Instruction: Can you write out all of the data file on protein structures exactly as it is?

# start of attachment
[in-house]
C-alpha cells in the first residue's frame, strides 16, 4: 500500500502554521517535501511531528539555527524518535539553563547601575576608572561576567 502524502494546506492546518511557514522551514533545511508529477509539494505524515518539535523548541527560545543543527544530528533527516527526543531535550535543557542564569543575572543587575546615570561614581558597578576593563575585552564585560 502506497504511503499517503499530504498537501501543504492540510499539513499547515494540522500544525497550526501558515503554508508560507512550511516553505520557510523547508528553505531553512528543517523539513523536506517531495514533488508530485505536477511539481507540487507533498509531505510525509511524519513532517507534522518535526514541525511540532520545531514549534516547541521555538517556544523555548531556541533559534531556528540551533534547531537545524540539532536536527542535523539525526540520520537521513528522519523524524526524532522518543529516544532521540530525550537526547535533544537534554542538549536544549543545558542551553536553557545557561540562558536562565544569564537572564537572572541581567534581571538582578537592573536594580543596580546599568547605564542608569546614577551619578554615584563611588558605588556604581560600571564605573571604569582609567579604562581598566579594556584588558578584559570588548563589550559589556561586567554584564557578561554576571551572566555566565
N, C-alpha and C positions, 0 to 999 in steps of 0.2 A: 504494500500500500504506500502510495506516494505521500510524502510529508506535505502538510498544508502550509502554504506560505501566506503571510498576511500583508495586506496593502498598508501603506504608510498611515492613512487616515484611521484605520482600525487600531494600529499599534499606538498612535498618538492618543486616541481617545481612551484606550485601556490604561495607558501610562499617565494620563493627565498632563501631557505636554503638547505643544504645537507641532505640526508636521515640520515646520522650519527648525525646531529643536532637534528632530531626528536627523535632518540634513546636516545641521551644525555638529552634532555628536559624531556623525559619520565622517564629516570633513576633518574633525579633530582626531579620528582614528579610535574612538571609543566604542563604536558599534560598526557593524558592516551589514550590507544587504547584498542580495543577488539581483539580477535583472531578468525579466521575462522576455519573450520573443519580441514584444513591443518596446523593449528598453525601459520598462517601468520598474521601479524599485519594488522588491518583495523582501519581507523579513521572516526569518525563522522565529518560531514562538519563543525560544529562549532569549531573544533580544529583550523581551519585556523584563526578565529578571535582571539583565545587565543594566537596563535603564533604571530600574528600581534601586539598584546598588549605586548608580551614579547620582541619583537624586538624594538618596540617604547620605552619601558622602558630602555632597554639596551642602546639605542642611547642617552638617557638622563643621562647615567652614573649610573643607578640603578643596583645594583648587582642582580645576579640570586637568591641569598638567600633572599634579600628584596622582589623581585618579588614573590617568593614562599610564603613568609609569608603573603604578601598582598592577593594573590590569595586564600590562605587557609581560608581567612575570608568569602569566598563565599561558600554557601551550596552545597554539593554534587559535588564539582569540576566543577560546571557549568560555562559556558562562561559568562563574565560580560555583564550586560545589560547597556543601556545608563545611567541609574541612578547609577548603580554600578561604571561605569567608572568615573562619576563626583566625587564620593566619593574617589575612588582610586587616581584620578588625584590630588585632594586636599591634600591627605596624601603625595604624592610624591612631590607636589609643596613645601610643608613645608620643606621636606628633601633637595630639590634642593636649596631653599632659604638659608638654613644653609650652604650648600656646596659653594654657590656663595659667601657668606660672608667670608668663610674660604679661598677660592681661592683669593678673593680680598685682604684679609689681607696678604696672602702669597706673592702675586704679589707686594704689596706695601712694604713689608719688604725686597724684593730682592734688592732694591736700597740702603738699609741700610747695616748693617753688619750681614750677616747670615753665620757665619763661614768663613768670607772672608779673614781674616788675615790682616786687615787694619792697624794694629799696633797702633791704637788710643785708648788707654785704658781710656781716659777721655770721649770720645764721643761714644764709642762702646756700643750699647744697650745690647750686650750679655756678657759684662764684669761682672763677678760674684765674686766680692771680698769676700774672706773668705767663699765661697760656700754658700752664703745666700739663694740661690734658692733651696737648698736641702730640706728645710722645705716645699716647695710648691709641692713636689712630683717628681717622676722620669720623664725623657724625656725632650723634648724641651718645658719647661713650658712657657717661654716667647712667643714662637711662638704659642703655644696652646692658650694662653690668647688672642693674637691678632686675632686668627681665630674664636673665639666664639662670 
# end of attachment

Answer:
[in-house]
C-alpha cells in the first residue's frame, strides 16, 4: 500500500502554521517535501511531528539555527524518535539553563547601575576608572561576567 502524502494546506492546518511557514522551514533545511508529477509539494505524515518539535523548541527560545543543527544530528533527516527526543531535550535543557542564569543575572543587575546615570561614581558597578576593563575585552564585560 502506497504511503499517503499530504498537501501543504492540510499539513499547515494540522500544525497550526501558515503554508508560507512550511516553505520557510523547508528553505531553512528543517523539513523536506517531495514533488508530485505536477511539481507540487507533498509531505510525509511524519513532517507534522518535526514541525511540532520545531514549534516547541521555538517556544523555548531556541533559534531556528540551533534547531537545524540539532536536527542535523539525526540520520537521513528522519523524524526524532522518543529516544532521540530525550537526547535533544537534554542538549536544549543545558542551553536553557545557561540562558536562565544569564537572564537572572541581567534581571538582578537592573536594580543596580546599568547605564542608569546614577551619578554615584563611588558605588556604581560600571564605573571604569582609567579604562581598566579594556584588558578584559570588548563589550559589556561586567554584564557578561554576571551572566555566565
N, C-alpha and C positions, 0 to 999 in steps of 0.2 A: 504494500500500500504506500502510495506516494505521500510524502510529508506535505502538510498544508502550509502554504506560505501566506503571510498576511500583508495586506496593502498598508501603506504608510498611515492613512487616515484611521484605520482600525487600531494600529499599534499606538498612535498618538492618543486616541481617545481612551484606550485601556490604561495607558501610562499617565494620563493627565498632563501631557505636554503638547505643544504645537507641532505640526508636521515640520515646520522650519527648525525646531529643536532637534528632530531626528536627523535632518540634513546636516545641521551644525555638529552634532555628536559624531556623525559619520565622517564629516570633513576633518574633525579633530582626531579620528582614528579610535574612538571609543566604542563604536558599534560598526557593524558592516551589514550590507544587504547584498542580495543577488539581483539580477535583472531578468525579466521575462522576455519573450520573443519580441514584444513591443518596446523593449528598453525601459520598462517601468520598474521601479524599485519594488522588491518583495523582501519581507523579513521572516526569518525563522522565529518560531514562538519563543525560544529562549532569549531573544533580544529583550523581551519585556523584563526578565529578571535582571539583565545587565543594566537596563535603564533604571530600574528600581534601586539598584546598588549605586548608580551614579547620582541619583537624586538624594538618596540617604547620605552619601558622602558630602555632597554639596551642602546639605542642611547642617552638617557638622563643621562647615567652614573649610573643607578640603578643596583645594583648587582642582580645576579640570586637568591641569598638567600633572599634579600628584596622582589623581585618579588614573590617568593614562599610564603613568609609569608603573603604578601598582598592577593594573590590569595586564600590562605587557609581560608581567612575570608568569602569566598563565599561558600554557601551550596552545597554539593554534587559535588564539582569540576566543577560546571557549568560555562559556558562562561559568562563574565560580560555583564550586560545589560547597556543601556545608563545611567541609574541612578547609577548603580554600578561604571561605569567608572568615573562619576563626583566625587564620593566619593574617589575612588582610586587616581584620578588625584590630588585632594586636599591634600591627605596624601603625595604624592610624591612631590607636589609643596613645601610643608613645608620643606621636606628633601633637595630639590634642593636649596631653599632659604638659608638654613644653609650652604650648600656646596659653594654657590656663595659667601657668606660672608667670608668663610674660604679661598677660592681661592683669593678673593680680598685682604684679609689681607696678604696672602702669597706673592702675586704679589707686594704689596706695601712694604713689608719688604725686597724684593730682592734688592732694591736700597740702603738699609741700610747695616748693617753688619750681614750677616747670615753665620757665619763661614768663613768670607772672608779673614781674616788675615790682616786687615787694619792697624794694629799696633797702633791704637788710643785708648788707654785704658781710656781716659777721655770721649770720645764721643761714644764709642762702646756700643750699647744697650745690647750686650750679655756678657759684662764684669761682672763677678760674684765674686766680692771680698769676700774672706773668705767663699765661697760656700754658700752664703745666700739663694740661690734658692733651696737648698736641702730640706728645710722645705716645699716647695710648691709641692713636689712630683717628681717622676722620669720623664725623657724625656725632650723634648724641651718645658719647661713650658712657657717661654716667647712667643714662637711662638704659642703655644696652646692658650694662653690668647688672642693674637691678632686675632686668627681665630674664636673665639666664639662670 